Discrimination

EEOC Lawsuit Reminds Employers To Exercise Caution In Planning And Executing Holiday Parties

As the holiday season approaches, it is a good time for employers to review their policies and take preventative measures to ensure festivities do not get out of hand at office holiday parties.  The dangers of blurring the lines between professional conduct and holiday celebrations was demonstrated in a recent case out of the United States District Court for the Eastern District of California.  The lawsuit alleges that following an office holiday party, a managerial employee invited several co-workers to a second location to continue celebrating.  It further alleges that toward the end of the night, the manager and one of his reports ended up alone in the hotel room and the manager sexually assaulted her.

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Can You Hear The Whistle Blowing?: CFTC Releases 2019 Annual Report

The U.S. Securities Exchange Commission (“SEC”) and Commodity Futures Trading Commission (“CFTC”) administer whistleblower claims under the Sarbanes-Oxley Act of 2002. While the SEC has jurisdiction to regulate U.S. securities markets, the CFTC regulates the U.S. derivatives markets, which includes futures, swaps, and certain types of option contracts. In October, the CFTC’s Whistleblower Office (“WBO”) released its 2019 Annual Report (the “Report”) to two congressional subcommittees to provide insights into its whistleblower program and customer education initiatives. The Report provides an overview of the tips received by the WBO from October 1, 2018-September 30, 2019 (the “reporting period”), highlights several of the whistleblower awards from the past year, and discusses the WBO’s efforts to educate stakeholders about its whistleblower program. READ MORE

Can’t We Just Agree?: California Codifies It’s Hostility Towards Arbitration With AB 51.

On October 10, 2019, California Governor Gavin Newsom signed into law Assembly Bill 51 (AB 51) prohibiting mandatory workplace arbitration agreements. AB 51 adds Section 12953 to the Government Code and Section 432.6 to the Labor Code. AB 51 applies to contracts entered into or modified after January 1, 2020. READ MORE

Say What? NLRB Seeks Guidance on Workplace Protections for Profane or Offensive Speech.

As states continue to pass legislation focused on the workplace, employers should be mindful that federal agencies are also continuing to regulate the workplace even in the absence of new federal legislation, especially with respect to when disputes arise regarding compensation and working conditions. Section 7 of the National Labor Relations Act (“Act”) arguably protects an employees’, including non-union employees’, rights to engage in concerted activities, including circumstances where an employee’s profane language or sexually- or racially- offensive speech is legally protected. Following criticism from the judiciary, the National Labor Relations Board (“NLRB”) announced this month it is now seeking input on the scope and applicability of this protection. READ MORE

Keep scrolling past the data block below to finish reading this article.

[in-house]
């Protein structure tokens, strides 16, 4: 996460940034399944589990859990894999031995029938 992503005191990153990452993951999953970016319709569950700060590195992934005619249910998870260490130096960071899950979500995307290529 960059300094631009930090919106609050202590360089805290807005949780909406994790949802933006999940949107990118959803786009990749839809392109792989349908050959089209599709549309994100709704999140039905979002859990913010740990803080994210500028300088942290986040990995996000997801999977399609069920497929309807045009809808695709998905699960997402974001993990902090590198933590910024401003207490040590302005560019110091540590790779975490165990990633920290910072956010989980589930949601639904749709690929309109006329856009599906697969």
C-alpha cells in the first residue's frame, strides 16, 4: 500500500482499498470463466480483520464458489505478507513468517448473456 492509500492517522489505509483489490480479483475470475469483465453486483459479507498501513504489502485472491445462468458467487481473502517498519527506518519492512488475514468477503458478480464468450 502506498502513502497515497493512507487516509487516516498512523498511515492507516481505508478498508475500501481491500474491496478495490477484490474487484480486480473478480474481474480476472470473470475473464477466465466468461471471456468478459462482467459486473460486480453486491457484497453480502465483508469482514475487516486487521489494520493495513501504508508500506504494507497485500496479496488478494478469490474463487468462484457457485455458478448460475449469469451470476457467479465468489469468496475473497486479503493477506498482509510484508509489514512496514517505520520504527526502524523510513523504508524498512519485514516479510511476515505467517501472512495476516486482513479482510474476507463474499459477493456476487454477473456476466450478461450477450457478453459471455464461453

SCOTUS to Finally Decide if Sexual Orientation and Gender Identity Are Protected by Title VII

On April 22, 2019, the U.S. Supreme Court granted certiorari in a trio of employment discrimination cases for which the Court’s forthcoming rulings—expected to be published by June 2020—could ultimately settle whether Title VII of the Civil Rights Act of 1964 prohibits employment discrimination on the basis of sexual orientation and gender identity. The three cases that the high court agreed to hear are Bostock v. Clayton Cnty. Bd. of Comm’rs, No. 17-1618 (filed May 25, 2018), Altitude Express, Inc. v. Zarda, No. 17-1623 (filed May 29, 2018), and R.G. & G.R. Harris Funeral Homes v. Equal Employment Opportunity Commission, et al., No. 18-107 (filed July 20, 2018). The first two cases involve sexual orientation specifically, while the third case pertains to gender identity. READ MORE

Must-See Viewing: NYC Sexual Harassment Video Training Released

The New York City Commission on Human Rights (“NYCCHR”) released its long anticipated model anti-sexual harassment training on April 1, 2019.  The City’s model training satisfies all of the training requirements under both New York State and City laws, although the training is geared to educate viewers as to the broader sexual harassment protections afforded to workers by the New York City laws.  READ MORE

Hut-Hut-Hike: The Second Circuit Tackles Hostile Work Environment Claims Under the ADA

In a case of first impression, the Second Circuit has held that hostile work environment claims are cognizable under the American with Disabilities Act (ADA).  In Fox v. Costco Wholesale Corporation, No.17‐0936‐CV (2d Cir. Mar. 6, 2019), the Second Circuit joined the Fourth, Fifth, Eighth, and Tenth Circuits to recognize this cause of action under the ADA.  The court also provided useful guidance on when teasing may or may not suffice to establish a hostile work environment. READ MORE

Confidentiality Optional: New Jersey Nixes NDAs and Arbitration for Discrimination and Harassment Claims

In the wake of the #MeToo movement, lawmakers nationwide proposed legislation with expressed goals of preventing future sexual harassment scandals. Many proposed bills expired in committee and only a select few became law. New Jersey’s Senate initially proposed S-121 in January 2018. Governor Phil Murphy just signed it into law on March 18, 2019 (full text here). READ MORE

New York City: Employment Actions Based On Hairstyle May Be Unlawful Race Discrimination

On February 18, 2019, the New York City Commission on Human Rights (NYCCHR) announced new enforcement guidance deeming certain actions taken based on an individual’s hair or hairstyle – whether at work, at school, or in public spaces – a form of racial discrimination. READ MORE